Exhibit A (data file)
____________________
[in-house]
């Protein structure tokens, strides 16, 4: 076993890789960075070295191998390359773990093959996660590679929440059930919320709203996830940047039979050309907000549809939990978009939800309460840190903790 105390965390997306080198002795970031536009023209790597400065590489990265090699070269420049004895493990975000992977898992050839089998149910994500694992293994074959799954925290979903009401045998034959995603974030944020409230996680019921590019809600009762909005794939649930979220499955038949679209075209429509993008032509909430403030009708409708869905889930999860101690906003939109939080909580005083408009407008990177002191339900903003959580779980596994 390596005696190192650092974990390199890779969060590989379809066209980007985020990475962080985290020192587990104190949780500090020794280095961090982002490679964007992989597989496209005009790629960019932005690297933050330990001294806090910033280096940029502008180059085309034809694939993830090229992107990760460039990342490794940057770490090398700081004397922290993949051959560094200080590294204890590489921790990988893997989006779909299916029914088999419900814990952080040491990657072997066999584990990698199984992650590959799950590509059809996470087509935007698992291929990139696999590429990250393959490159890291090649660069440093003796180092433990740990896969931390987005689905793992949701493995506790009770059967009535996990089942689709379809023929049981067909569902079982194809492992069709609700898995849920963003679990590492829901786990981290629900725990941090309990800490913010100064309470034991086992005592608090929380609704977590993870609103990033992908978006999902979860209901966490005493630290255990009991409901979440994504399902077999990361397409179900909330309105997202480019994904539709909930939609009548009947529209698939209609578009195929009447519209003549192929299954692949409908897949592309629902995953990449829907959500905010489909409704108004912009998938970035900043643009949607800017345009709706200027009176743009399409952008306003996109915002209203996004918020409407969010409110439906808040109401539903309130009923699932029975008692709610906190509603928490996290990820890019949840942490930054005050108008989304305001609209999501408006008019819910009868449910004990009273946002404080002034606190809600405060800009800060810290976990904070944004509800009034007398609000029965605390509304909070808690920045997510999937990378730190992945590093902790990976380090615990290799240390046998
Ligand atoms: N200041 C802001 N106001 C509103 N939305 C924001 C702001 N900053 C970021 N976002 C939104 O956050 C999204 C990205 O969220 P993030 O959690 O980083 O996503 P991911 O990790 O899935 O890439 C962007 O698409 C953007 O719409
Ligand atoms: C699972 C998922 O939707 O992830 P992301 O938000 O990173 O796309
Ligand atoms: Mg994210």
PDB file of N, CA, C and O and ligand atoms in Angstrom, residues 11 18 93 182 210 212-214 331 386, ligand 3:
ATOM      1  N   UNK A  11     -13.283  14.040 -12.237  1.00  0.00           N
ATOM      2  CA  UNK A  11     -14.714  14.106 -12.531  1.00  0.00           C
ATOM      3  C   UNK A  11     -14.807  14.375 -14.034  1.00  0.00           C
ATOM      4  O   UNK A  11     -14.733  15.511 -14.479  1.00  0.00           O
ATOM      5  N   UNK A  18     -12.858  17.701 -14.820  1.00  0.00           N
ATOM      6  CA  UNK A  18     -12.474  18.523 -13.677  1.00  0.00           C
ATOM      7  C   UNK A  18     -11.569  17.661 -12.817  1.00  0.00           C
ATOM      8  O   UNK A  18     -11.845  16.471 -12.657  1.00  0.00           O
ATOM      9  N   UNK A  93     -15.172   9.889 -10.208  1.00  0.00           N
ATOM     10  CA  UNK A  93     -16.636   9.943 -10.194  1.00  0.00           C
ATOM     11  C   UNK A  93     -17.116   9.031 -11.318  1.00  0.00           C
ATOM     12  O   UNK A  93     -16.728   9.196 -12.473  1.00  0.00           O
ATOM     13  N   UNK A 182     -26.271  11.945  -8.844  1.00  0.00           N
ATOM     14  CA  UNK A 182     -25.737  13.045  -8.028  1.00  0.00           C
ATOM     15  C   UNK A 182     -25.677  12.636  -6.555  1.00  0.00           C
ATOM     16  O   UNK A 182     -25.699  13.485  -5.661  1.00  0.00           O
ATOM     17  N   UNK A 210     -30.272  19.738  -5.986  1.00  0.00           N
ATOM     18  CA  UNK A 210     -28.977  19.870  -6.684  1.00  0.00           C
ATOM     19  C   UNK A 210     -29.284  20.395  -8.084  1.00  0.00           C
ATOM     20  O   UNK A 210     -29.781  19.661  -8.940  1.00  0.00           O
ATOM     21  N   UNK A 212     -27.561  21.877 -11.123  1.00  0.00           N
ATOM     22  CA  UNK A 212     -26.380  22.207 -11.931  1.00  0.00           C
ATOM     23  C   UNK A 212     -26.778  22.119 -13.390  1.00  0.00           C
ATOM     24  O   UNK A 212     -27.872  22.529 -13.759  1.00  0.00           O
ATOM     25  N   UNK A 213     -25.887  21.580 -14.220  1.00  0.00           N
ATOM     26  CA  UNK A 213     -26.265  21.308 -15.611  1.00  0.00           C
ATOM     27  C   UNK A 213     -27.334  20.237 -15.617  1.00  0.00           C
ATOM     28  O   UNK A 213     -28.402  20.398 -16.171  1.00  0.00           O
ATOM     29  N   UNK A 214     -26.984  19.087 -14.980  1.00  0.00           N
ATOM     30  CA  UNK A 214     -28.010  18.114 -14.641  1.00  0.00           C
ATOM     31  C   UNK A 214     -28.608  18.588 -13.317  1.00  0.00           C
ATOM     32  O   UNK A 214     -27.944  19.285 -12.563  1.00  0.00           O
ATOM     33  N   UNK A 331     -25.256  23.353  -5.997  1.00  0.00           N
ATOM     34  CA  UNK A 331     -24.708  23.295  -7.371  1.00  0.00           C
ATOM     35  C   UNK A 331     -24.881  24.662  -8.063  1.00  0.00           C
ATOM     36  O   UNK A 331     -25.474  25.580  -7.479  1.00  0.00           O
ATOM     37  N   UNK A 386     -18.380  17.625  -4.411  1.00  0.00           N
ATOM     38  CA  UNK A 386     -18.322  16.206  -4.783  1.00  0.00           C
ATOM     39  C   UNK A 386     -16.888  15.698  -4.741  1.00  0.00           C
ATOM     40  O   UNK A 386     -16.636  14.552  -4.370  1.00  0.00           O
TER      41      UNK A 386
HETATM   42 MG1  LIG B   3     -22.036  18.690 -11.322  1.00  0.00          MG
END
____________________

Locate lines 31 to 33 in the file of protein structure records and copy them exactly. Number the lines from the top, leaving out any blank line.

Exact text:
ATOM     25  N   UNK A 213     -25.887  21.580 -14.220  1.00  0.00           N
ATOM     26  CA  UNK A 213     -26.265  21.308 -15.611  1.00  0.00           C
ATOM     27  C   UNK A 213     -27.334  20.237 -15.617  1.00  0.00           C